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Adam and Bob shoot a target in succession. The probability

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Adam and Bob shoot a target in succession. The probability  [#permalink]

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New post Updated on: 22 Jan 2020, 22:54
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  95% (hard)

Question Stats:

22% (02:29) correct 78% (01:40) wrong based on 41 sessions

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Adam and Bob shoot a target in succession until someone hits the target. The probability of Adam and Bob hitting the target is 0.25 and 0.20 respectively. Bob will shoot only if Adam misses the target. The probability that Bob hits the target is?

A. 0.15
B. 0.25
C. 0.375
D. 0.45
E. 0.75

Posted from my mobile device

Originally posted by Dillesh4096 on 10 Jan 2020, 09:36.
Last edited by Dillesh4096 on 22 Jan 2020, 22:54, edited 1 time in total.
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Re: Adam and Bob shoot a target in succession. The probability  [#permalink]

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New post 10 Jan 2020, 10:02
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Probability that Bob hits target in first chance= \(\frac{3}{4}*\frac{1}{5}= \frac{3}{20}\) = \(0.15\)

Probability that Bob hits target in second chance= \(\frac{3}{4}*\frac{4}{5} * \frac{3}{4} * \frac{1}{5}\) = \(\frac{3}{20} * \frac{3}{5}\)= \(0.15*0.6\)

Probability that Bob hits target in third chance= \(\frac{3}{4}*\frac{4}{5} * \frac{3}{4} * \frac{4}{5} * \frac{3}{4} * \frac{1}{5} = \frac{3}{20} * (\frac{3}{5})^2= 0.15*(0.6)^2\)
and so on

probability that Bob hits the target is= \(0.15 + 0.15*0.6 + 0.15*(0.6)^2+.....\) {sum of infinite GP}

= \(\frac{a}{1-r}\) = \(\frac{0.15}{1-0.6} = 0.375\)

Dillesh4096 wrote:
Adam and Bob shoot a target in succession. The probability of Adam and Bob hitting the target is 0.25 and 0.20 respectively. Bob will shoot only if Adam misses the target. The probability that Bob hits the target is?

A. 0.15
B. 0.25
C. 0.375
D. 0.45
E. 0.75

Posted from my mobile device
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Re: Adam and Bob shoot a target in succession. The probability  [#permalink]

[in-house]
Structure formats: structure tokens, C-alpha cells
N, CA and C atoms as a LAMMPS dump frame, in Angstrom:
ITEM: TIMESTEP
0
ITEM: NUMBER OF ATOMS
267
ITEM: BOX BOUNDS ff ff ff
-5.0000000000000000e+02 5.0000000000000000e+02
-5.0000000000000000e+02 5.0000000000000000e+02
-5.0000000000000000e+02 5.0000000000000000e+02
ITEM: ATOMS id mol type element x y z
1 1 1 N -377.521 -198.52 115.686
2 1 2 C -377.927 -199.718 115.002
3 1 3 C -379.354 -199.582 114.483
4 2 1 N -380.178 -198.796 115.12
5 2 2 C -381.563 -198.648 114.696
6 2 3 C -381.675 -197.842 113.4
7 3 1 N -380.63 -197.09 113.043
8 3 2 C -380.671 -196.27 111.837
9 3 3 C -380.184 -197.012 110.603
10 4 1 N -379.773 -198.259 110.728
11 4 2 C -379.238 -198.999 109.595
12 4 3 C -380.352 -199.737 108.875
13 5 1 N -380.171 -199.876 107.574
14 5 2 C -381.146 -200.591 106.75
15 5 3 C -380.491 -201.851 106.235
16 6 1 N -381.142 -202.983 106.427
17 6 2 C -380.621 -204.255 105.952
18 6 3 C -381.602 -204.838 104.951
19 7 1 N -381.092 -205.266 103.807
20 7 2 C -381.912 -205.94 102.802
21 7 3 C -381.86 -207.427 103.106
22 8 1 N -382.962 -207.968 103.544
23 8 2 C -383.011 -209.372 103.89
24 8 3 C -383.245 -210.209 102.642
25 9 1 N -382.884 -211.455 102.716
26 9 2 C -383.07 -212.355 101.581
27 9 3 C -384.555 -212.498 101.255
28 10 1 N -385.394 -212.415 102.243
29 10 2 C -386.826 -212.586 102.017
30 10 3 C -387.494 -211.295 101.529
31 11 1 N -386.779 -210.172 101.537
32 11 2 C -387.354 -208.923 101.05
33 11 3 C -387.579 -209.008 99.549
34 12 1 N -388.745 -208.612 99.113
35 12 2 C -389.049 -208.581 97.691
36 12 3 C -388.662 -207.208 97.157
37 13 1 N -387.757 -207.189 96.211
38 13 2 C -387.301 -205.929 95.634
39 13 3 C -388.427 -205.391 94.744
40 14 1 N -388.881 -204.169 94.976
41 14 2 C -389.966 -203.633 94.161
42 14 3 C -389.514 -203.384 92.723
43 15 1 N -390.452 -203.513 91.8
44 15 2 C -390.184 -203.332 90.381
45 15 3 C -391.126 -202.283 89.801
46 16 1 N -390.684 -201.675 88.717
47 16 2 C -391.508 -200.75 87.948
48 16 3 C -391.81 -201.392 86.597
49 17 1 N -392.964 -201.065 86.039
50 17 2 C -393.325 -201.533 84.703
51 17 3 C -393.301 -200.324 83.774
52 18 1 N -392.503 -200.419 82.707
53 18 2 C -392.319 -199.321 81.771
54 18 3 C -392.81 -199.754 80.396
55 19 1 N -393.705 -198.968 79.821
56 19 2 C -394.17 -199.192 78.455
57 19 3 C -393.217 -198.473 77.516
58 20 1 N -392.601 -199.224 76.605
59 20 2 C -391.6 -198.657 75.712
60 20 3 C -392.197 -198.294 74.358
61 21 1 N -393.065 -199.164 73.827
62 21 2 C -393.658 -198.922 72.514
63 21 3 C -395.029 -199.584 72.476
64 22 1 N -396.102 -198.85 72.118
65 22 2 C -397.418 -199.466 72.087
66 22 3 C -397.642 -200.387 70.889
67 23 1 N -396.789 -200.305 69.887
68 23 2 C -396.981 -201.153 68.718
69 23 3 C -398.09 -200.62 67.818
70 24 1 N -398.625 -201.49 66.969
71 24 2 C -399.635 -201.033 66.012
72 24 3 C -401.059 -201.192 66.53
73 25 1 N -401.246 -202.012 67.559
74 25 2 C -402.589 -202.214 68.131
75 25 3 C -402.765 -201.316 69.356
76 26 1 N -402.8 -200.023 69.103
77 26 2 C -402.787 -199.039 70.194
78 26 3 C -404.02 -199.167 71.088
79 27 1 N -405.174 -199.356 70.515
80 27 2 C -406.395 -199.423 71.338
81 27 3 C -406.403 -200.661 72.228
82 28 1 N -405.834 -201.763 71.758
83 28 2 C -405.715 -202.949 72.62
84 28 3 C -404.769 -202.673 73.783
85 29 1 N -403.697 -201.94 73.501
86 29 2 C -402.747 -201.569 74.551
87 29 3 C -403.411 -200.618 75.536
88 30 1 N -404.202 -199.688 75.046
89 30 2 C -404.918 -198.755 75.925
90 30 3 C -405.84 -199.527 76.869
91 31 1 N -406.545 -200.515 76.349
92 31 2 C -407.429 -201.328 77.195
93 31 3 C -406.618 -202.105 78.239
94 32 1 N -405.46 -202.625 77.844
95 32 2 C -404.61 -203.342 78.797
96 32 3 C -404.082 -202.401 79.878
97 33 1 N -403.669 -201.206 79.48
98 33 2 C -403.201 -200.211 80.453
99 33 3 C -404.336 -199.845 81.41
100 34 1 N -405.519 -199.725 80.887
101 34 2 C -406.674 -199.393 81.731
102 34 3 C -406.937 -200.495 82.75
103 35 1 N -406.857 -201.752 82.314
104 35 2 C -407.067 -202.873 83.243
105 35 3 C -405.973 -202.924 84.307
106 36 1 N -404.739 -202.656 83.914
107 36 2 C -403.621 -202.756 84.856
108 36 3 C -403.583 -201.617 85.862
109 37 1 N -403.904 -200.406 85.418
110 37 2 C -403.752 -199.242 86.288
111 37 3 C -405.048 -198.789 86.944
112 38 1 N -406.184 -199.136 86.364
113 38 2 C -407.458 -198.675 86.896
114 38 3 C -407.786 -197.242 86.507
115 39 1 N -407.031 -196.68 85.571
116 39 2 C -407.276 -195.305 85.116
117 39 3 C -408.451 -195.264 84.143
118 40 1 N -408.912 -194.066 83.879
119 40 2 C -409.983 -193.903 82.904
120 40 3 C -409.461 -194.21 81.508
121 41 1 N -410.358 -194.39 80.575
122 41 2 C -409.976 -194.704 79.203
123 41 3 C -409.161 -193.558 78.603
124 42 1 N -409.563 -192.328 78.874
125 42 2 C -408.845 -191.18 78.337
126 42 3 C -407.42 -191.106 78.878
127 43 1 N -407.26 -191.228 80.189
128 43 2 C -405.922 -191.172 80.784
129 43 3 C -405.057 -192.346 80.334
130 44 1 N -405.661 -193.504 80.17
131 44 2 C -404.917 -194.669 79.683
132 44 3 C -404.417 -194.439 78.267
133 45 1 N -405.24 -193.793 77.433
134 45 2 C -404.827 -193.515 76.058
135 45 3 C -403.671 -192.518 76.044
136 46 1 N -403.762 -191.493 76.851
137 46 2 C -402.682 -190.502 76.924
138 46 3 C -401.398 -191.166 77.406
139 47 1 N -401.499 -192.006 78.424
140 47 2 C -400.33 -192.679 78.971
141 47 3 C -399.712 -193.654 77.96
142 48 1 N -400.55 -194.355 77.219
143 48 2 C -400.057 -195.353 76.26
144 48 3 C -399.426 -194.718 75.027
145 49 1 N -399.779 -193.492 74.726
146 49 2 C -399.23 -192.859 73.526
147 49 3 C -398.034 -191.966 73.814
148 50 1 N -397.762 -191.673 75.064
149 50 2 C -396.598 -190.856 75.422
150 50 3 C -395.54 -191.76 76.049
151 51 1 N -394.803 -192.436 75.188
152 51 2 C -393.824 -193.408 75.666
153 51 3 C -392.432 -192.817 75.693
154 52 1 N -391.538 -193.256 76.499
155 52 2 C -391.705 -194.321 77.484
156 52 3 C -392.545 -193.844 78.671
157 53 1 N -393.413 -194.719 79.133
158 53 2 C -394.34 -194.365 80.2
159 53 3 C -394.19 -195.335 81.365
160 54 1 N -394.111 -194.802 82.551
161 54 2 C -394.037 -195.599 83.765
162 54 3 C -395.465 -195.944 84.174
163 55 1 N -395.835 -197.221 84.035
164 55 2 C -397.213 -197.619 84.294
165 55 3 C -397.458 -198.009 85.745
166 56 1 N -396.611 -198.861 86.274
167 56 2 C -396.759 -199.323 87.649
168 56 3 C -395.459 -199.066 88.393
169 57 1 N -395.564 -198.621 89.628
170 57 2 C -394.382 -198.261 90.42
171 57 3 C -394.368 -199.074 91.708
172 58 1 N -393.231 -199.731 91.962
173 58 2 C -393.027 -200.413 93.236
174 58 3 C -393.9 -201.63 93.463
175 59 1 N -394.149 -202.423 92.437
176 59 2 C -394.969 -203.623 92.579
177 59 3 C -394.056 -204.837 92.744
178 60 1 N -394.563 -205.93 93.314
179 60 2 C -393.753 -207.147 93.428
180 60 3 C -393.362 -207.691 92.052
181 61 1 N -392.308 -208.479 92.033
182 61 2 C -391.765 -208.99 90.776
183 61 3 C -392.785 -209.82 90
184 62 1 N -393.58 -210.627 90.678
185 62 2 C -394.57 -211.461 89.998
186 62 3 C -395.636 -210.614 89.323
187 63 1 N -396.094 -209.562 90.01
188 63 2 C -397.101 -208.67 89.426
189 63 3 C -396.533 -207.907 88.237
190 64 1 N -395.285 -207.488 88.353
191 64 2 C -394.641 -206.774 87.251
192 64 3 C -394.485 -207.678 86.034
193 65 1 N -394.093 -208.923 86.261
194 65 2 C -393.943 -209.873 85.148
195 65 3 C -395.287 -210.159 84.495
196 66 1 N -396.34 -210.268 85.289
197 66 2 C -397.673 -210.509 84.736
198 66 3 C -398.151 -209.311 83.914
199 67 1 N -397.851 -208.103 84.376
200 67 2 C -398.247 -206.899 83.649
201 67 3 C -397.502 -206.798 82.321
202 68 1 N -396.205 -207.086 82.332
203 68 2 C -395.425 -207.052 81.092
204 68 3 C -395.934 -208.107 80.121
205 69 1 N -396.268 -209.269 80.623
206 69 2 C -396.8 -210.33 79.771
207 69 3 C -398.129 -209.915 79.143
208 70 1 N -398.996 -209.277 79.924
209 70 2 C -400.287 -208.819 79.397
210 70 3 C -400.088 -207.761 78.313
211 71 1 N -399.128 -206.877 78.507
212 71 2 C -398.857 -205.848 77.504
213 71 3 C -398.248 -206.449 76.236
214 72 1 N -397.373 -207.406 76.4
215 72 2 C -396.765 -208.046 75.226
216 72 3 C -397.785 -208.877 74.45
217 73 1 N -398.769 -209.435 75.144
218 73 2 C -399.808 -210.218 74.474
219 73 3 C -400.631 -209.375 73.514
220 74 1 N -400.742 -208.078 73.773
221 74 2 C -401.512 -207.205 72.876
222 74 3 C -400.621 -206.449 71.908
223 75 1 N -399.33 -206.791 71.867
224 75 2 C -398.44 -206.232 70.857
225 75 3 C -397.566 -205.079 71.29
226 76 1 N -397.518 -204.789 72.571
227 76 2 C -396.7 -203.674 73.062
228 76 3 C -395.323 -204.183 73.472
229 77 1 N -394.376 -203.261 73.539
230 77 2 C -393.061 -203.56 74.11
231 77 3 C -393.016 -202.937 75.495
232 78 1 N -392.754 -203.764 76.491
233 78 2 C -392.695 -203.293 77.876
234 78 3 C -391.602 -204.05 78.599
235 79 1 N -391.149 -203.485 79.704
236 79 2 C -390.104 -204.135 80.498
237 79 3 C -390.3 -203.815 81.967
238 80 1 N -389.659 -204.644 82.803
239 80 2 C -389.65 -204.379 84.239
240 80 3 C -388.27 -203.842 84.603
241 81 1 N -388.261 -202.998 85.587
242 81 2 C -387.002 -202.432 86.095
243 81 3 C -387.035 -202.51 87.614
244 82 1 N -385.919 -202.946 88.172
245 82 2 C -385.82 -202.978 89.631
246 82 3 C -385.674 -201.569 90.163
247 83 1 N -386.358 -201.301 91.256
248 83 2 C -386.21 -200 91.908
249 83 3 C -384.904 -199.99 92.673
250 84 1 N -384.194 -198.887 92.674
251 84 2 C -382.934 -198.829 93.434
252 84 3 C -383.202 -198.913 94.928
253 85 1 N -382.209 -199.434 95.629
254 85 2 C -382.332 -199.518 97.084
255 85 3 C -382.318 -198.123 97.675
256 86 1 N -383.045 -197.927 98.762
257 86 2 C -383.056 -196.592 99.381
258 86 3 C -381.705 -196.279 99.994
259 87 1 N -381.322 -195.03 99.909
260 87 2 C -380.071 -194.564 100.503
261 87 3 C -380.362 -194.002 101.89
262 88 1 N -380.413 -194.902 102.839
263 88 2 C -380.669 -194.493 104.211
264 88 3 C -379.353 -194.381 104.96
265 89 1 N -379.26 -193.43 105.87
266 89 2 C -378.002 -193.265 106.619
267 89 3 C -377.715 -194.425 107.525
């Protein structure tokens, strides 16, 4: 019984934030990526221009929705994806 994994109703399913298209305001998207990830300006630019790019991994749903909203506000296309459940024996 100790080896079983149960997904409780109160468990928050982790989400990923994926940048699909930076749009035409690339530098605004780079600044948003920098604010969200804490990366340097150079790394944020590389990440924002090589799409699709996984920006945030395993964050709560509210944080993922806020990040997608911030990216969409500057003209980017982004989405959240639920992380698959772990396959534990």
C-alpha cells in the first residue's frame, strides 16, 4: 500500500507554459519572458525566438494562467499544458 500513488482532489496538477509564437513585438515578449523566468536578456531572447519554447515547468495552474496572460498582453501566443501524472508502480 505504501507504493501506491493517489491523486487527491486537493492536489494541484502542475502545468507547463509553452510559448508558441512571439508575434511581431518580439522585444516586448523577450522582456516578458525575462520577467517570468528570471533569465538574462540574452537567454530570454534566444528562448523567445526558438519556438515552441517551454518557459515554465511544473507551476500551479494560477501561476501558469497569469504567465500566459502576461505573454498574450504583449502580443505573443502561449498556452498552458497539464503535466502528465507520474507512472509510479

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New post 22 Jan 2020, 04:46
nick1816 wrote:
Probability that Bob hits target in first chance= \(\frac{3}{4}*\frac{1}{5}= \frac{3}{20}\) = \(0.15\)

Probability that Bob hits target in second chance= \(\frac{3}{4}*\frac{4}{5} * \frac{3}{4} * \frac{1}{5}\) = \(\frac{3}{20} * \frac{3}{5}\)= \(0.15*0.6\)

Probability that Bob hits target in third chance= \(\frac{3}{4}*\frac{4}{5} * \frac{3}{4} * \frac{4}{5} * \frac{3}{4} * \frac{1}{5} = \frac{3}{20} * (\frac{3}{5})^2= 0.15*(0.6)^2\)
and so on

probability that Bob hits the target is= \(0.15 + 0.15*0.6 + 0.15*(0.6)^2+.....\) {sum of infinite GP}

= \(\frac{a}{1-r}\) = \(\frac{0.15}{1-0.6} = 0.375\)

Dillesh4096 wrote:
Adam and Bob shoot a target in succession. The probability of Adam and Bob hitting the target is 0.25 and 0.20 respectively. Bob will shoot only if Adam misses the target. The probability that Bob hits the target is?

A. 0.15
B. 0.25
C. 0.375
D. 0.45
E. 0.75

Posted from my mobile device



Since the question asks the probability of Bob hitting the target, isn't it understood that it's asking for the first attempt ?
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Re: Adam and Bob shoot a target in succession. The probability  [#permalink]

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New post 22 Jan 2020, 22:01
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allkagupta wrote:
Since the question asks the probability of Bob hitting the target, isn't it understood that it's asking for the first attempt ?


Hi allkagupta

That's where the exam gets tricky, you cannot assume anything if NOT given in the question.
GMAT will try to trick you with the wordings.
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Re: Adam and Bob shoot a target in succession. The probability  [#permalink]

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New post 22 Jan 2020, 22:45
1
Dillesh4096 wrote:
That's where the exam gets tricky, you cannot assume anything if NOT given in the question.
GMAT will try to trick you with the wordings.